Massive garden exhibit opening for the first time in Quebec aims to ‘build bridges’

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A huge garden exhibition featuring more than 200 large plant sculptures opened as planned in Quebec City, despite a few roadblocks that made it difficult to set up.

Located in Bois-de-Coulonge Park on the banks of the St. Lawrence River, Mosaïcultures Québec 2022 uses more than 200 species of plants and flowers to promote local history and highlight the fragility and beauty of the environment.

The exhibit highlights the Huron-Wendat Nation, referring to its history and culture.

The country’s Grand Chief, Remy Vincent, hailed the settlement, saying it was an important step in the reconciliation process.

“It is through events like this that showcase our culture, our traditions and our indigenous knowledge that we will be able to build bridges between peoples and consolidate our friendship,” he said.

The exhibition also aims to raise awareness of the beauty and fragility of our ecosystem. (Mireille Roberge/Radio-Canada)

The mayor of Quebec, Bruno Marchand, described the exhibition as “a call to contemplation, an invitation to slow down the frantic pace of our lives, to take the time to observe the growing life, this life so precious”, during his visit to the inauguration last week.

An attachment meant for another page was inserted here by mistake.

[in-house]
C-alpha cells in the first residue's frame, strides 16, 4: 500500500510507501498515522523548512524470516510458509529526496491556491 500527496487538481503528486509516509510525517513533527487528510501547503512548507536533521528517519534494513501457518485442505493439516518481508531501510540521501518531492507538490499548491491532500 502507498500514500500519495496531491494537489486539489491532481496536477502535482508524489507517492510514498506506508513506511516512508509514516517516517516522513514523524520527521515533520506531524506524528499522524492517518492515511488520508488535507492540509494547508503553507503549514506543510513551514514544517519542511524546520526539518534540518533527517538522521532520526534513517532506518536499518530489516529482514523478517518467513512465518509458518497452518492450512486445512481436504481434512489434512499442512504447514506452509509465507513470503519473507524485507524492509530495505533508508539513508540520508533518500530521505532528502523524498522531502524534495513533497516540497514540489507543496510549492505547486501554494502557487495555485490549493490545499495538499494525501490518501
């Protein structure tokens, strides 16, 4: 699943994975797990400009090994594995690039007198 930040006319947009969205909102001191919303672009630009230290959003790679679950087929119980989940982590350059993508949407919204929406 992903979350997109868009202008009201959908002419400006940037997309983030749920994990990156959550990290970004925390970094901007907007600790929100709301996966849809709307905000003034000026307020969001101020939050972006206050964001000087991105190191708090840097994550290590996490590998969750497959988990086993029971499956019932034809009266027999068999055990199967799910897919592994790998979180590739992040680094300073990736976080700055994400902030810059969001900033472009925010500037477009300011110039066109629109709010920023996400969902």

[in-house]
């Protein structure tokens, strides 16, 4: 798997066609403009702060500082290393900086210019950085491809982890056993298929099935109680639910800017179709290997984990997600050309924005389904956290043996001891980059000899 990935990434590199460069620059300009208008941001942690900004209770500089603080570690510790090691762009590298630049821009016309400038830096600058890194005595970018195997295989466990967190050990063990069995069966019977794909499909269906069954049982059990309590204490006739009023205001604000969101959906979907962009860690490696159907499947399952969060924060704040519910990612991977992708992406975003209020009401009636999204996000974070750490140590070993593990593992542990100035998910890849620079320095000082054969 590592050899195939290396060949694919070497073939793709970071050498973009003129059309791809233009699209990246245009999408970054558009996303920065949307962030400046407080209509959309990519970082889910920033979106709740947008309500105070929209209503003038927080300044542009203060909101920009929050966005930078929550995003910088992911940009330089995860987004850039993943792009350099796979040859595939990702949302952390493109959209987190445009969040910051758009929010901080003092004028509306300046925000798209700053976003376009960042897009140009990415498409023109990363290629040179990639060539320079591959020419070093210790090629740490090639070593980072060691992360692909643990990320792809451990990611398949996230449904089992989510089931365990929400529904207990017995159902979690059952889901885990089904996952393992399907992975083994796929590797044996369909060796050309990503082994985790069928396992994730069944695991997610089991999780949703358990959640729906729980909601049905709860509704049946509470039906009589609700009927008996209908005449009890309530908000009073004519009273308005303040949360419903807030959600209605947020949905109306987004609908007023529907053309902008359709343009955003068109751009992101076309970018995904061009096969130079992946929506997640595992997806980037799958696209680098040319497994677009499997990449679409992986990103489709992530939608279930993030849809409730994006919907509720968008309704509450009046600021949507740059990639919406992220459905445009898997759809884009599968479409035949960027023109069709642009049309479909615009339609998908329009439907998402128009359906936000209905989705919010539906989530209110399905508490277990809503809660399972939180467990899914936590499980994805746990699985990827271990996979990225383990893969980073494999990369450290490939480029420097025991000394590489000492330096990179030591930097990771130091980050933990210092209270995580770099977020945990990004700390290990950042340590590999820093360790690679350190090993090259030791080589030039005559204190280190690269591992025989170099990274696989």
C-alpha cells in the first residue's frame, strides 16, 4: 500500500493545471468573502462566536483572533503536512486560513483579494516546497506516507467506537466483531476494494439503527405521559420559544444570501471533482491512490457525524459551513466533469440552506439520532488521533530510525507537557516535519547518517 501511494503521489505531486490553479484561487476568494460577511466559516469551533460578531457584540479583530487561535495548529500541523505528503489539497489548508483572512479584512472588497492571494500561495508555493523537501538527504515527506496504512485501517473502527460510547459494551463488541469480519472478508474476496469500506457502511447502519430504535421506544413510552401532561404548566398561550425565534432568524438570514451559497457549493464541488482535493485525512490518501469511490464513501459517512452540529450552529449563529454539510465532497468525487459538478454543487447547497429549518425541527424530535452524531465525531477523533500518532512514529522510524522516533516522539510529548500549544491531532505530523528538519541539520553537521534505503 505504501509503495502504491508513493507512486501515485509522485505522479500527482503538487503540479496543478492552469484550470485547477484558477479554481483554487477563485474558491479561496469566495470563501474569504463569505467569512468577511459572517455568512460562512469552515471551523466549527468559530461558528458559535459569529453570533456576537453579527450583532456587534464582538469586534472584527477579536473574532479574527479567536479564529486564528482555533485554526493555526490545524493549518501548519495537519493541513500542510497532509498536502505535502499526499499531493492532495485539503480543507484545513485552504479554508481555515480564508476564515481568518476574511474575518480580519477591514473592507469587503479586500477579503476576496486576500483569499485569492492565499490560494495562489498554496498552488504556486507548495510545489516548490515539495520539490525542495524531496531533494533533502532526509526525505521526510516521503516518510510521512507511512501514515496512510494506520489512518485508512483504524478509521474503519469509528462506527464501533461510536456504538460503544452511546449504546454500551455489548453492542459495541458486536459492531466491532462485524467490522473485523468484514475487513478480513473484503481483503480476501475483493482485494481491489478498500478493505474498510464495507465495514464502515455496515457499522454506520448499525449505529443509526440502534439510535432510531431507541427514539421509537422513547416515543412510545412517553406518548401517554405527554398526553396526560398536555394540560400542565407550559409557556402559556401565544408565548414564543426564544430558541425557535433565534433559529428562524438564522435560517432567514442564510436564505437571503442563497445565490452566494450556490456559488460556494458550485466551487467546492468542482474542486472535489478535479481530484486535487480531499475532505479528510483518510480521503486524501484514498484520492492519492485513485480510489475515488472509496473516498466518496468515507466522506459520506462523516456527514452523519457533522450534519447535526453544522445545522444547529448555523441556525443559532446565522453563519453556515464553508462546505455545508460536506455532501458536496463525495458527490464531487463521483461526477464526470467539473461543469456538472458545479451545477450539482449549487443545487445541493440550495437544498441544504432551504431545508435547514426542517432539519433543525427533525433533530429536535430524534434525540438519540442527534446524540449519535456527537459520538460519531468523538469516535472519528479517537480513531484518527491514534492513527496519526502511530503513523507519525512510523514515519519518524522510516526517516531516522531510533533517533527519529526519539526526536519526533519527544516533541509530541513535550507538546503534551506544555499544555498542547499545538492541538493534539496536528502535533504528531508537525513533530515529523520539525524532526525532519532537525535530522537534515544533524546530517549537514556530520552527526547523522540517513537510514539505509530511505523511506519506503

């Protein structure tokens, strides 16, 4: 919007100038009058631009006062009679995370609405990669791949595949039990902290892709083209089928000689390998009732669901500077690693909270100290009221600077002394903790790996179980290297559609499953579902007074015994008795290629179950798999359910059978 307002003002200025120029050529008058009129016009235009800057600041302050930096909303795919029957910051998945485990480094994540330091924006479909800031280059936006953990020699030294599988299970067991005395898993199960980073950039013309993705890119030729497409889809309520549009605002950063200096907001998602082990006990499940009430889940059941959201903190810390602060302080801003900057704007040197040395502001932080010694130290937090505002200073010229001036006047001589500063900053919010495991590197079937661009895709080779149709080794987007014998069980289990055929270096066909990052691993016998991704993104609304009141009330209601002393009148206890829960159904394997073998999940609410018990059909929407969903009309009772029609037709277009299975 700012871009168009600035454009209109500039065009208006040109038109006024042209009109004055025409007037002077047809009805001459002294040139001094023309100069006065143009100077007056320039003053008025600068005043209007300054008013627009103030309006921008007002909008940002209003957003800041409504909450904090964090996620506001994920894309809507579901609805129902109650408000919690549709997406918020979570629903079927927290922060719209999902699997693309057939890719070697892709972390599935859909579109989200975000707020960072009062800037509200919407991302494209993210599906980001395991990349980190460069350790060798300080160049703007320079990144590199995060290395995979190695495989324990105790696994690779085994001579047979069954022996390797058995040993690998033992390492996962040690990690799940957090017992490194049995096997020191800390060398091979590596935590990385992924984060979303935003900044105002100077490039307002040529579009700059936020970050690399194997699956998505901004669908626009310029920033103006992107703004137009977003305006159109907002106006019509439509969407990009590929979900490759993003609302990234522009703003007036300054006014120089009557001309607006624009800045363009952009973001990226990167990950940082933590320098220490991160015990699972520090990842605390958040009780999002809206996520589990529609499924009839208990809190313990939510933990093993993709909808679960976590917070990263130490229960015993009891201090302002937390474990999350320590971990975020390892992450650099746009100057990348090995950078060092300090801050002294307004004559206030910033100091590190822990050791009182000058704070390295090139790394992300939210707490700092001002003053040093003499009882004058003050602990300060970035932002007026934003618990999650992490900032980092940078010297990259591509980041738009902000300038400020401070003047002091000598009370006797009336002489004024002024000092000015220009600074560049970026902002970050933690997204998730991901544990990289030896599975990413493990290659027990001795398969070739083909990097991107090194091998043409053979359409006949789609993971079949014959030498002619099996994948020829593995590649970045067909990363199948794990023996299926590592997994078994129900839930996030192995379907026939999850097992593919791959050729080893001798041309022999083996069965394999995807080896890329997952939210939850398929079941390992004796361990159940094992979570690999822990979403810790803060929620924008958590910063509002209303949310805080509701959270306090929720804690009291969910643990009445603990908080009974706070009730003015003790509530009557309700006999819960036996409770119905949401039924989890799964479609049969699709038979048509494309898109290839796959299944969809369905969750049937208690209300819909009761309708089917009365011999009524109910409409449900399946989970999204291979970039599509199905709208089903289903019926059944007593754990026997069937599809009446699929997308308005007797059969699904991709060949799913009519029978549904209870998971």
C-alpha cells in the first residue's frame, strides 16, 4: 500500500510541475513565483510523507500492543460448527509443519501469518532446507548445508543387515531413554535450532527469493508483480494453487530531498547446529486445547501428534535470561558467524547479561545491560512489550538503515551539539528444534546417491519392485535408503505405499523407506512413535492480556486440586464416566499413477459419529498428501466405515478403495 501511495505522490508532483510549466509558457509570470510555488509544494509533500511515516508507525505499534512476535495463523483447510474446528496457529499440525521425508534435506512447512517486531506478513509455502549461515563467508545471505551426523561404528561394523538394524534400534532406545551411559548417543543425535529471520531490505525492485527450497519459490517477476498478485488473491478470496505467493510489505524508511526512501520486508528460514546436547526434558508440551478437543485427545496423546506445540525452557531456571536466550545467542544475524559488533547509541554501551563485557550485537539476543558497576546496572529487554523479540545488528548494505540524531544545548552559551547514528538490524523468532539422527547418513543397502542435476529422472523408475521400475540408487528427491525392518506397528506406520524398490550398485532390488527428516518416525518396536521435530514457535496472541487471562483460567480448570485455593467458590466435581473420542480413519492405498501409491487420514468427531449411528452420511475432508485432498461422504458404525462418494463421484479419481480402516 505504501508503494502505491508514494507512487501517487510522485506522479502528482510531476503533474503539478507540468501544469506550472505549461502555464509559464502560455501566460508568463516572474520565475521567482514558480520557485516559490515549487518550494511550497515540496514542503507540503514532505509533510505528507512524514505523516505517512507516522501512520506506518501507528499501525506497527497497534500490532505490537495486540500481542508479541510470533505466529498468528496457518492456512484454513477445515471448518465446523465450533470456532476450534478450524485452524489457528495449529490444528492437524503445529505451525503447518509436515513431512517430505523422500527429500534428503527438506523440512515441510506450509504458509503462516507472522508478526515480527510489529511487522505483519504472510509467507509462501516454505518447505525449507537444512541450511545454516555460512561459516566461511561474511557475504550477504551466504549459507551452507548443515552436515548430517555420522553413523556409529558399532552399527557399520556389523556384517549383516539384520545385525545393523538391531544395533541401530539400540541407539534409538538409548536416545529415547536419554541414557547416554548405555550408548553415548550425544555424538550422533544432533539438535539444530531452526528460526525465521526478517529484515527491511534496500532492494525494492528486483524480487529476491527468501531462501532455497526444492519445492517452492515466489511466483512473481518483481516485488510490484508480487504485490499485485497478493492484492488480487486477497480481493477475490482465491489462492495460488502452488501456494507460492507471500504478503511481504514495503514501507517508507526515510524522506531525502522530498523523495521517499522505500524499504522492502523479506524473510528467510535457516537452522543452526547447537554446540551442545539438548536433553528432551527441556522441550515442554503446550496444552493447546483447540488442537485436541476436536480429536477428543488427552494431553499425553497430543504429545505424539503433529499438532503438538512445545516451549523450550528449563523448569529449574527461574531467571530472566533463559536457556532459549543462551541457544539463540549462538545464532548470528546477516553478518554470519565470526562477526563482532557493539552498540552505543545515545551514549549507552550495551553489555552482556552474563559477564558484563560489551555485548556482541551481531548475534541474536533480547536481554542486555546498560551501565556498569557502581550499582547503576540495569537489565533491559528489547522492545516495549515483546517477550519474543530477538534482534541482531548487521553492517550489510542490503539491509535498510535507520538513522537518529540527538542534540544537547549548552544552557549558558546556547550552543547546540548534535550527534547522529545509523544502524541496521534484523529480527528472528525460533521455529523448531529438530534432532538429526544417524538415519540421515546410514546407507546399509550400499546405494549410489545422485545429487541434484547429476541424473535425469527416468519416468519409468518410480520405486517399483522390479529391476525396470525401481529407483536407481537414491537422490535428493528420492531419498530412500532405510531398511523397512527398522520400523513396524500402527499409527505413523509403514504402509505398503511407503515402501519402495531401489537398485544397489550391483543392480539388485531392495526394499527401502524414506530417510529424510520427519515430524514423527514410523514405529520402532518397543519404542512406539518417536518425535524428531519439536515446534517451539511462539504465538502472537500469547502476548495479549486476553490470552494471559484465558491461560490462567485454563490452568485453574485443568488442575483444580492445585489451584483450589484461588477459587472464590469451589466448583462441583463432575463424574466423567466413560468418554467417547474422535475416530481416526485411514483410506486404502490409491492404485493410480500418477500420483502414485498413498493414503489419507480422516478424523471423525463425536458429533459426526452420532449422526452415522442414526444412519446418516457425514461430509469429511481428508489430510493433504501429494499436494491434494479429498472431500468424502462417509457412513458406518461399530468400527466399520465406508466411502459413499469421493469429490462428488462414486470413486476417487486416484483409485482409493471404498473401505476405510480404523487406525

Successful opening despite the difficulties

The exhibition is the largest ever produced by Mosaïcultures Internationales de Montréal. The organization has decided to do everything possible to celebrate its first installation in Quebec, by designing several new sculptures for the occasion.

Undertaking such an undertaking was no small feat, said the exhibition’s general manager and vice-president, Lise Cormier.

“Normally, to organize an event like this, it takes three years,” Cormier said. “We did it in a year and a half.

A woman stands in front of a garden.
Lise Cormier is general manager and vice-president of Mosaïcultures Internationales de Montréal, the organization responsible for the exhibition. (Guylaine Bussière/Radio-Canada)

Not only did the organizers have to deal with the rainy cold of June, but they also had to deal with a labor shortage which slowed down the installation.

Yves Vaillancourt, the exhibit’s chief horticulturist, said it normally takes around 100 people to mount the sculptures. He said there were about 30 workers short.

Vaillancourt ended up putting out calls for volunteers, even though they didn’t have much gardening experience.

Inflation also created headaches as the sculptures require steel rods to build, which proved costly. Raymond Brouillard, the exhibit’s chief sculptor, said his team had to order about a ton.

“Prices have risen rapidly, you can feel it,” he said.

Workers install a trellis on a metal arch.
Sculptors and horticulturists worked for months to put in place the large plant sculptures that adorn the site. (Vincent Pichard/Radio Canada)

There are still a few details to iron out over the next few weeks, but Cormier said the exhibit is essentially ready for visitors.

Some 730,000 visitors are expected at the site, which closes in October.

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